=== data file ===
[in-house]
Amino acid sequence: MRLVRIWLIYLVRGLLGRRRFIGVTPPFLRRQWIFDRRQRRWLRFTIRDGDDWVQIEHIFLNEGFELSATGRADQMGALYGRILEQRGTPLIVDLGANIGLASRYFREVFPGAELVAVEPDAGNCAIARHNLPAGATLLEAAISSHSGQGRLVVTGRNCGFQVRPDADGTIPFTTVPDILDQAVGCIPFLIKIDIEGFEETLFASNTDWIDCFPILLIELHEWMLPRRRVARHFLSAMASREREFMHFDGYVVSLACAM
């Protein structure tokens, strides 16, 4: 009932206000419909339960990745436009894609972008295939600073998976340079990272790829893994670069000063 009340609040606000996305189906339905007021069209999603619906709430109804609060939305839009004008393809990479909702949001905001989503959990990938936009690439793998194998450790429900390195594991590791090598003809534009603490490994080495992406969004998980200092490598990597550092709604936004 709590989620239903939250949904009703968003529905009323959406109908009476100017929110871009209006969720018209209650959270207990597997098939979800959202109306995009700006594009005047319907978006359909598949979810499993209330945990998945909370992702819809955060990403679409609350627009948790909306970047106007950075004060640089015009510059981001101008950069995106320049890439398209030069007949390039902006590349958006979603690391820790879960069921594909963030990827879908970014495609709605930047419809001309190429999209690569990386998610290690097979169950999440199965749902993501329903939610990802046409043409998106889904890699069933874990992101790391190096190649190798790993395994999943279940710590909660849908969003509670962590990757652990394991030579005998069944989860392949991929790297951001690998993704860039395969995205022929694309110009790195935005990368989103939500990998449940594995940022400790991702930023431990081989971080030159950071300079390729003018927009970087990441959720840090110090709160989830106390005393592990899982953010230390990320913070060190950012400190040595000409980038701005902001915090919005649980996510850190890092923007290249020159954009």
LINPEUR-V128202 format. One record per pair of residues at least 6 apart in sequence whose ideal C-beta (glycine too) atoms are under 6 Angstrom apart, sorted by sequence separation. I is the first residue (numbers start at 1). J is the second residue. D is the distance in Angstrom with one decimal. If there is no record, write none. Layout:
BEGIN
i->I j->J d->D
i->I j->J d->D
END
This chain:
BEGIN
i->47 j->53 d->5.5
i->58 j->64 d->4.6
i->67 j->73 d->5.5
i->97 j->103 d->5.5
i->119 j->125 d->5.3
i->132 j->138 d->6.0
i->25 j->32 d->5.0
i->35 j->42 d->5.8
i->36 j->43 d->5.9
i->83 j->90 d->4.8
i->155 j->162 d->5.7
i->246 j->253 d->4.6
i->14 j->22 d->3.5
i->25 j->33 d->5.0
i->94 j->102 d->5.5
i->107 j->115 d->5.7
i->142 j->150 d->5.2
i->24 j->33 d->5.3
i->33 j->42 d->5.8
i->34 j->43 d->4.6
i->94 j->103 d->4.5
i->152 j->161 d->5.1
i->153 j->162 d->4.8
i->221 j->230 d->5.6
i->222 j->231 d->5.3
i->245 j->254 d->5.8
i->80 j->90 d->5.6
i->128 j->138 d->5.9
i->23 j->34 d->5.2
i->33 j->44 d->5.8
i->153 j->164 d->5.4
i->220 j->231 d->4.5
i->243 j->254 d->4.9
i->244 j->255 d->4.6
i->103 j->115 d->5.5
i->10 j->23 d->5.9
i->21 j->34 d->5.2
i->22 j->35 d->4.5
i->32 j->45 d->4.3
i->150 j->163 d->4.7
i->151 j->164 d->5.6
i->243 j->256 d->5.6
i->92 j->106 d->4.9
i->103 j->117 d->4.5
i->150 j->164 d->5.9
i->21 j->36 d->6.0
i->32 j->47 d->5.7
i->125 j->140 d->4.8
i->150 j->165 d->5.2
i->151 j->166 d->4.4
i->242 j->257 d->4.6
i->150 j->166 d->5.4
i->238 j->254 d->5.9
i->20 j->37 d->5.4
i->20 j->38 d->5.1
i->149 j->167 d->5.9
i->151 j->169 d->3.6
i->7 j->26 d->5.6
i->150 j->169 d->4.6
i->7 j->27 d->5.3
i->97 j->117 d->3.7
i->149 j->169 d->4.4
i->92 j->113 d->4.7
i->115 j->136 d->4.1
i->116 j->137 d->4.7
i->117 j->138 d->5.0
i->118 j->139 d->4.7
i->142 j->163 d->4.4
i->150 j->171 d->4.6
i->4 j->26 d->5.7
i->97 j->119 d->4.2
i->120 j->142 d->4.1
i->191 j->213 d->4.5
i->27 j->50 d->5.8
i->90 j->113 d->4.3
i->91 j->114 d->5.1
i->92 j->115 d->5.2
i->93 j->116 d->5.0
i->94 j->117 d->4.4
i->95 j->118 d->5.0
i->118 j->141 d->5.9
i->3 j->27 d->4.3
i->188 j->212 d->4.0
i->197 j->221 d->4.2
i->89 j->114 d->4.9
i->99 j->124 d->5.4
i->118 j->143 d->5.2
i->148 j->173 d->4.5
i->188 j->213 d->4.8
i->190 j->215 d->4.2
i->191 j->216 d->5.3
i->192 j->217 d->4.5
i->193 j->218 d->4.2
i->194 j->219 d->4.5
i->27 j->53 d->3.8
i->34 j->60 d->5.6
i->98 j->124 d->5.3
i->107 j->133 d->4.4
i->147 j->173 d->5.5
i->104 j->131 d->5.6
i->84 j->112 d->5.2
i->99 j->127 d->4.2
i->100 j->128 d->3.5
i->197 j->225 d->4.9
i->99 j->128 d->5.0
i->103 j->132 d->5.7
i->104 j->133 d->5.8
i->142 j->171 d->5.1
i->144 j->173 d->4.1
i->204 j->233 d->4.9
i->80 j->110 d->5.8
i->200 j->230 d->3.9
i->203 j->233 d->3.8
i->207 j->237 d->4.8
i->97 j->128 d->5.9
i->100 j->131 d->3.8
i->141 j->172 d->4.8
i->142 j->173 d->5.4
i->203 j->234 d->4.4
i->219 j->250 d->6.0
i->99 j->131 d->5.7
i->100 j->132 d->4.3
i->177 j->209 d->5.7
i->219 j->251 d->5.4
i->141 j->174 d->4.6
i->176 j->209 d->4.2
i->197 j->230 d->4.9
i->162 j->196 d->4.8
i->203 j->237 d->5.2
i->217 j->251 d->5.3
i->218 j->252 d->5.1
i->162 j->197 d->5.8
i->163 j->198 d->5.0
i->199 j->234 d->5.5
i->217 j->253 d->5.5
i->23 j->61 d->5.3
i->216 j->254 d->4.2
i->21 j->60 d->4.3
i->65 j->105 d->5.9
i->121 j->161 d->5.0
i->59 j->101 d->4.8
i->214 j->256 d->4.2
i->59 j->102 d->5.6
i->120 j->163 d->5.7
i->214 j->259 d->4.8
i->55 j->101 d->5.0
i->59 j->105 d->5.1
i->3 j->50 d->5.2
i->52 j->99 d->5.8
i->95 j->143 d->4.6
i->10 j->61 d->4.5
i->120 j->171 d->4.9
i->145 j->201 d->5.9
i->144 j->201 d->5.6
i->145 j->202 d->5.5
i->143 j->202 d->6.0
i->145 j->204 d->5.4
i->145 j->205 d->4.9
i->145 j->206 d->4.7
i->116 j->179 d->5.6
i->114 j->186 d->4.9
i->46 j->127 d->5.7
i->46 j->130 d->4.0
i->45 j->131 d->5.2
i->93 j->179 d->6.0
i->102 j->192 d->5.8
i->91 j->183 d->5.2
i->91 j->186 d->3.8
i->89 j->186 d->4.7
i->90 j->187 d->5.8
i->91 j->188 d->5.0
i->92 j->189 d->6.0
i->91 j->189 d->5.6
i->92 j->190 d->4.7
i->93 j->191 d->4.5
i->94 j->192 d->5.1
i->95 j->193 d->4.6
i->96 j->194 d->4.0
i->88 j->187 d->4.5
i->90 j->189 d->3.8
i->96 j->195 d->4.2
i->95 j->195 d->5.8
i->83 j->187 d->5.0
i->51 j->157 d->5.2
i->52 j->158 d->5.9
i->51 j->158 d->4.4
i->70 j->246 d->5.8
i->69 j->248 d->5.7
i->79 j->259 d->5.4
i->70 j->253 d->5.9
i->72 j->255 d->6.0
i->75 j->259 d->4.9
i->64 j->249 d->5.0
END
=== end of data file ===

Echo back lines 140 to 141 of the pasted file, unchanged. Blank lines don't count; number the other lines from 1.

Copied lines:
i->217 j->251 d->5.3
i->218 j->252 d->5.1